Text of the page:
from The American Heritage® Dictionary of the English Language, 4th Edition

  • n. Any of various small New World songbirds of the family Parulidae, many of which have brightly colored plumage or markings, as the redstart and the chat. Also called wood warbler.
  • n. Any of various small, often brownish or grayish Old World songbirds of the family Silviidae, as the blackcap and the whitethroat.
  • n. Music One that warbles; a singer.

from Wiktionary, Creative Commons Attribution/Share-Alike License

  • n. Any of various small passerine songbirds, especially of the family Sylviidae (Old World wablers) and Parulidae (New World warblers).
  • n. Agent noun of warble; one who warbles.
  • n. A hissy fit.

from the GNU version of the Collaborative International Dictionary of English

  • n. One who, or that which, warbles; a singer; a songster; -- applied chiefly to birds.
  • n. Any one of numerous species of small Old World singing birds belonging to the family Sylviidæ, many of which are noted songsters. The bluethroat, blackcap, reed warbler (see under Reed), and sedge warbler (see under Sedge) are well-known species.
  • n. Any one of numerous species of small, often bright colored, American singing birds of the family or subfamily Mniotiltidæ, or Sylvicolinæ. They are allied to the Old World warblers, but most of them are not particularly musical.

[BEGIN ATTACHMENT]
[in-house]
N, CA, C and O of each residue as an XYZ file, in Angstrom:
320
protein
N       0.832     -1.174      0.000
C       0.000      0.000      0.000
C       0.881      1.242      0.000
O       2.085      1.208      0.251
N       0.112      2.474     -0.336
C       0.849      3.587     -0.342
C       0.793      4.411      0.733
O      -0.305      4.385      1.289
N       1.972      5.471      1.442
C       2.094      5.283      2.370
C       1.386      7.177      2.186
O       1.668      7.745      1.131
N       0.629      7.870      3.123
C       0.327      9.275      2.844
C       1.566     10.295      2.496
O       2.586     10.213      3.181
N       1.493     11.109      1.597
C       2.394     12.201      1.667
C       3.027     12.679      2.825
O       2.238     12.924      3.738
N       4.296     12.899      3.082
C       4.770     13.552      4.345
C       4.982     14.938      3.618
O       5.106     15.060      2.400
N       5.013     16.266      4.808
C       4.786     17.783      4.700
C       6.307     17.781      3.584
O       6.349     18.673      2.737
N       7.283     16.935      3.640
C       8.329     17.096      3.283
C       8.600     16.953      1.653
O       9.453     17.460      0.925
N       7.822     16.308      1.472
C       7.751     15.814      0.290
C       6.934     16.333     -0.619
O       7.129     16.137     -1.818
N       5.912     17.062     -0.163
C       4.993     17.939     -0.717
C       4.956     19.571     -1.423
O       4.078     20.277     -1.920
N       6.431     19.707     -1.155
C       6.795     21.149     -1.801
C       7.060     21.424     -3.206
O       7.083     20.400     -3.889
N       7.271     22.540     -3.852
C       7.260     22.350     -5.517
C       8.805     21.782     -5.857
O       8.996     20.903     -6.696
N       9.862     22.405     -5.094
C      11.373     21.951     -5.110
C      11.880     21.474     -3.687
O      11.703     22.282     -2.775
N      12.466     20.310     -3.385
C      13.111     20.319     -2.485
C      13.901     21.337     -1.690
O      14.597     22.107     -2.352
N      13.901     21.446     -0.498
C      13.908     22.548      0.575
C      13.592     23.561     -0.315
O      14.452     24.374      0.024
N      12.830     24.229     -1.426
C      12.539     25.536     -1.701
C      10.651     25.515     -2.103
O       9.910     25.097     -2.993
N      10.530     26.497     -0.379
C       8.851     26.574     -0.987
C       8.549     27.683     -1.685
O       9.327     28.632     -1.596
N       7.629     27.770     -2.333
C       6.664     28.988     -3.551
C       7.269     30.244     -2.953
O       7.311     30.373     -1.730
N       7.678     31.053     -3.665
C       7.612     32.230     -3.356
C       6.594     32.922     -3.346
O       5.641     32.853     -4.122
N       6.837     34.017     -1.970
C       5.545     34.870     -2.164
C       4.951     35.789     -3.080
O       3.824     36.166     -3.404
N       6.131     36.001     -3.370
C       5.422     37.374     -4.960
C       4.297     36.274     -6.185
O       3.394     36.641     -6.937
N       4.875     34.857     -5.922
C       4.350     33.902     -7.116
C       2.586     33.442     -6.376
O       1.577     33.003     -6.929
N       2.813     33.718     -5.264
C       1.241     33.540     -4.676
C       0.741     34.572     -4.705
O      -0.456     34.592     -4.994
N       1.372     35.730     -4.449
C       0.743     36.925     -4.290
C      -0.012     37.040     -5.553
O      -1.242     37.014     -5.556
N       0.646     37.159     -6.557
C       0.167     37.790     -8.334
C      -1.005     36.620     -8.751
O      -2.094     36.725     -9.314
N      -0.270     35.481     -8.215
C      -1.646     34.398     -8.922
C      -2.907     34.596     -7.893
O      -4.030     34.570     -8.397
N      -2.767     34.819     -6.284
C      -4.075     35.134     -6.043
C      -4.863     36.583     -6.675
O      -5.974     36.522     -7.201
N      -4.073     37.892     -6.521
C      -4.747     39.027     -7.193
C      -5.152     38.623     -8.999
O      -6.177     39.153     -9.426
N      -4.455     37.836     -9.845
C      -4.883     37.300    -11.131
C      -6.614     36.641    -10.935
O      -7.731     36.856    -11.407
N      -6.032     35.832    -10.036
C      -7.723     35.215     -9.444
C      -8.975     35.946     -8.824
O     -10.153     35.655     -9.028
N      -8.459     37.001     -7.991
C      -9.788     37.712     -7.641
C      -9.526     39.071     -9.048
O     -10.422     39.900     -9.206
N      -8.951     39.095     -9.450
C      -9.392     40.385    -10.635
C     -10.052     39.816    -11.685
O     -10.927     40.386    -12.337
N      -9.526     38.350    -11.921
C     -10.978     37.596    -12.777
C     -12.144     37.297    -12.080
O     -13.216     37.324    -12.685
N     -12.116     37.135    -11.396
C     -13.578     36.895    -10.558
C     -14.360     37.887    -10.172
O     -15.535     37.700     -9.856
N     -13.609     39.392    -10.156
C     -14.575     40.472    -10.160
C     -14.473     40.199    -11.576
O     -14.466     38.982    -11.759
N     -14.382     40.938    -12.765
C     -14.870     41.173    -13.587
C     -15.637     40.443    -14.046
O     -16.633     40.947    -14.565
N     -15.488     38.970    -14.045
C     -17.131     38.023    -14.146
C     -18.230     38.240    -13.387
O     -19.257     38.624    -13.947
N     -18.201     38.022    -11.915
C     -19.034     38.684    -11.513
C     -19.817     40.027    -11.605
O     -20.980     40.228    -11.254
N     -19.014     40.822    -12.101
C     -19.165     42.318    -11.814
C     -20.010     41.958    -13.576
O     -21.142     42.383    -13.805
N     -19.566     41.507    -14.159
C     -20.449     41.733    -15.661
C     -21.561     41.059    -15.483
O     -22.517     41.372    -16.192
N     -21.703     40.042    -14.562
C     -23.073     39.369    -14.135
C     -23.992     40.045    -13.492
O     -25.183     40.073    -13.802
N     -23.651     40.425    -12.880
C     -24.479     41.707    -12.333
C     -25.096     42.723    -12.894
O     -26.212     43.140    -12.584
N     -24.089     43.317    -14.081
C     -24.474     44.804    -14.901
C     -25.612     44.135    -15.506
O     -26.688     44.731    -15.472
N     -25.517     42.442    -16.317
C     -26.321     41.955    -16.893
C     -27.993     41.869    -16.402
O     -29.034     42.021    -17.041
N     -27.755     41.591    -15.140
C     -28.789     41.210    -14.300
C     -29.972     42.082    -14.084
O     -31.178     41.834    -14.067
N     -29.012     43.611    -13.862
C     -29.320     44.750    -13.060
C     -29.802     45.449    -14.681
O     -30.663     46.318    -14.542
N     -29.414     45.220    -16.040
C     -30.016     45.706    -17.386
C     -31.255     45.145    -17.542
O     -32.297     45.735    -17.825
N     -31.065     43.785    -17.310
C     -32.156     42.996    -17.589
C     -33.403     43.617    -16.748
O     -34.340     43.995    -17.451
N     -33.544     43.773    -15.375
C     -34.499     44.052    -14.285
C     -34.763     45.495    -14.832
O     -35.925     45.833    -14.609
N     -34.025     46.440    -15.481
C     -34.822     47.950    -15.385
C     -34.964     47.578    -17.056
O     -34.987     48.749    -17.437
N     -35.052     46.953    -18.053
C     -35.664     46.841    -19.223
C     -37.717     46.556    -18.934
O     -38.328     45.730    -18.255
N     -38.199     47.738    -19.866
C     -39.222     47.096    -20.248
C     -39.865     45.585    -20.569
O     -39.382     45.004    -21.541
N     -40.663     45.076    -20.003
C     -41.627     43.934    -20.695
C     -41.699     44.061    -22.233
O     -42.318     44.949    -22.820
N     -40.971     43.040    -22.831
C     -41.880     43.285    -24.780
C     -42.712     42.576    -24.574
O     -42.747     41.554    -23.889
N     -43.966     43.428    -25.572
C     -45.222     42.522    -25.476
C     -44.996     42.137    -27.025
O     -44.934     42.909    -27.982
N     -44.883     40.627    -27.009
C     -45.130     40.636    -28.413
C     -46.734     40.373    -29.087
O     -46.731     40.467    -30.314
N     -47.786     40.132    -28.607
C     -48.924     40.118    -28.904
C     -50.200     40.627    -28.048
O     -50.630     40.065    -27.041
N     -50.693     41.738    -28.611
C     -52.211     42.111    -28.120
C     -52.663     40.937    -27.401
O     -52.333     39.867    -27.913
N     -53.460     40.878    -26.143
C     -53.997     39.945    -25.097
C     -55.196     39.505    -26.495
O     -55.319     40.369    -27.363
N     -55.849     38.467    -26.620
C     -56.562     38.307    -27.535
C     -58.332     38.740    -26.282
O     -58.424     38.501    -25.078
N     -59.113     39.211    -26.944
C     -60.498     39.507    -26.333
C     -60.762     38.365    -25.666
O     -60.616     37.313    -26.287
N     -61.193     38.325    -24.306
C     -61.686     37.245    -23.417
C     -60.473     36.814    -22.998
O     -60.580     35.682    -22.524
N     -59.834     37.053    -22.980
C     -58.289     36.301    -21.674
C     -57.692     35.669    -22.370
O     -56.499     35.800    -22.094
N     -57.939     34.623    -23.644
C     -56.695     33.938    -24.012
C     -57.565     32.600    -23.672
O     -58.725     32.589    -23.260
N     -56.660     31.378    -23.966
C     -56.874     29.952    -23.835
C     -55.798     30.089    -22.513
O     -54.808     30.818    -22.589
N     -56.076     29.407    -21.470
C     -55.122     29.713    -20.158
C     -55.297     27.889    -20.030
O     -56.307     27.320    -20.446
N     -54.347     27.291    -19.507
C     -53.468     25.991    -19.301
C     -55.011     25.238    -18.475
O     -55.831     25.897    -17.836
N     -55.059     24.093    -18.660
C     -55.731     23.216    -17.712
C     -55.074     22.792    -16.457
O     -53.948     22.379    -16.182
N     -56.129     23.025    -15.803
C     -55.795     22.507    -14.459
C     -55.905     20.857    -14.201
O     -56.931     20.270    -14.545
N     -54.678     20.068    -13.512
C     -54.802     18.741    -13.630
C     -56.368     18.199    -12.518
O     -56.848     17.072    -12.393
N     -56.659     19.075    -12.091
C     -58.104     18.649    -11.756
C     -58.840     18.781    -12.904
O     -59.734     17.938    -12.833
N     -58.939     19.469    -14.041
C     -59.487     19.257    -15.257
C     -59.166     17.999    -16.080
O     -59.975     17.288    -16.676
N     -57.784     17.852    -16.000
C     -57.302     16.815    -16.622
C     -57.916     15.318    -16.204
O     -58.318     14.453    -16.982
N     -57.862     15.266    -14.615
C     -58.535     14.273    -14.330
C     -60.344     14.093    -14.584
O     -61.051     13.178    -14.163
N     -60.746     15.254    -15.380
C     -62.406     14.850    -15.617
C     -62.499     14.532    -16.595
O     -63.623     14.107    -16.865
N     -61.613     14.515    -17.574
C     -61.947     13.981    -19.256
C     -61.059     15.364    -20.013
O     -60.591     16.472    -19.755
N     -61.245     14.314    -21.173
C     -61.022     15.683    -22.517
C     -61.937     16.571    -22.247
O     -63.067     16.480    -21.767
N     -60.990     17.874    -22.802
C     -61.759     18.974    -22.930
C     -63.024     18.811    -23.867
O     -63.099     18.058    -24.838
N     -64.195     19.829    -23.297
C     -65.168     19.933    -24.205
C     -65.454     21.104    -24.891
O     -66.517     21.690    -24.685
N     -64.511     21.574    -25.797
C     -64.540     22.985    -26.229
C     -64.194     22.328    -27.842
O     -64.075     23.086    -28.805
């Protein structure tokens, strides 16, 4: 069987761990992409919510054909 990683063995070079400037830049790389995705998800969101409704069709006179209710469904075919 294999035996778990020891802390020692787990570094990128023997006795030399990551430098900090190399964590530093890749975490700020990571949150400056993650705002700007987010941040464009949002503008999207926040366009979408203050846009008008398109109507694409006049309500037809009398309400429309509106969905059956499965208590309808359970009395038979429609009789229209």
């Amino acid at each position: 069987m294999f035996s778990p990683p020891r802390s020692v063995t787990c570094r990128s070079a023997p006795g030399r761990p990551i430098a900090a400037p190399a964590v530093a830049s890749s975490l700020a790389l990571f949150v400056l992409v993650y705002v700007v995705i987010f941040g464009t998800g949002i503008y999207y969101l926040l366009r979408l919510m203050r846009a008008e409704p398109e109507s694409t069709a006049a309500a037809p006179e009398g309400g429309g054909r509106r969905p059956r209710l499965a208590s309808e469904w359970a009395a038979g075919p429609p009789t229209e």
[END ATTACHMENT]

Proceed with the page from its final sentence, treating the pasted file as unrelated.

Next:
from The Century Dictionary and Cyclopedia

  • n. One who or that which warbles; a singer; a songster.
  • n. Specifically, any one of a great number of small oscine passerine birds, or dentirostral insessorial birds, of different families and many different genera, of both the Old World and the New.
  • n. In bagpipe music, an appoggiatura, or similar melodic embellishment.
  • n. One of the golden warblers, Dendrœca ruficapilla, of the West Indies.
  • n. The Canadian fly-catching warbler.
  • n. The yellow-rumped warbler. Pennant, 1785. Also umbrose warbler.
  • n. The carbonated warbler.
  • n. Any member of the genus Lusciniola, a small group of about 12 species, chiefly Asiatic, and especially Himalayan, with one species extending into the Mediterranean region, and auother in South Africa. There are twelve tail-feathers, the tarsus is scutellate, the wings are short with spurious first primary, and the prevailing colors are russet and olive-brown. The type is L. aëdon (of Pallas). This genus has six other New Latin names.
  • n. The black-throated green warbler.
  • n. The female of the black-throated blue warbler.
  • n. The summer yellow-bird, Dendrœca æstiva, in some obscure plumage.
  • n. The Blackburnian warbler.
  • n. The prairie-warbler.
  • n. The pine-creeper of Edwards, and not of Cates-by; the blue-winged yellow warbler, Helminthophaga pinus.
  • n. The pine-creeper of Catesby, 1771; the pine-creeping warbler, Dendrœca pinus or vigorsi. See cut under pine-warbler.
  • n. The black-and-yellow warbler, Dendrœca maculosa. See spotted (with cut).
  • n. Dendrœca maculosa. See cut under spotted.
  • n. The black-and-yellow warbler, Dendrœca maculosa, which has yellow npper tail-coverts like the preceding, but is otherwise quite different. Also called yellow-rumped flycatcher. See cut under spotted.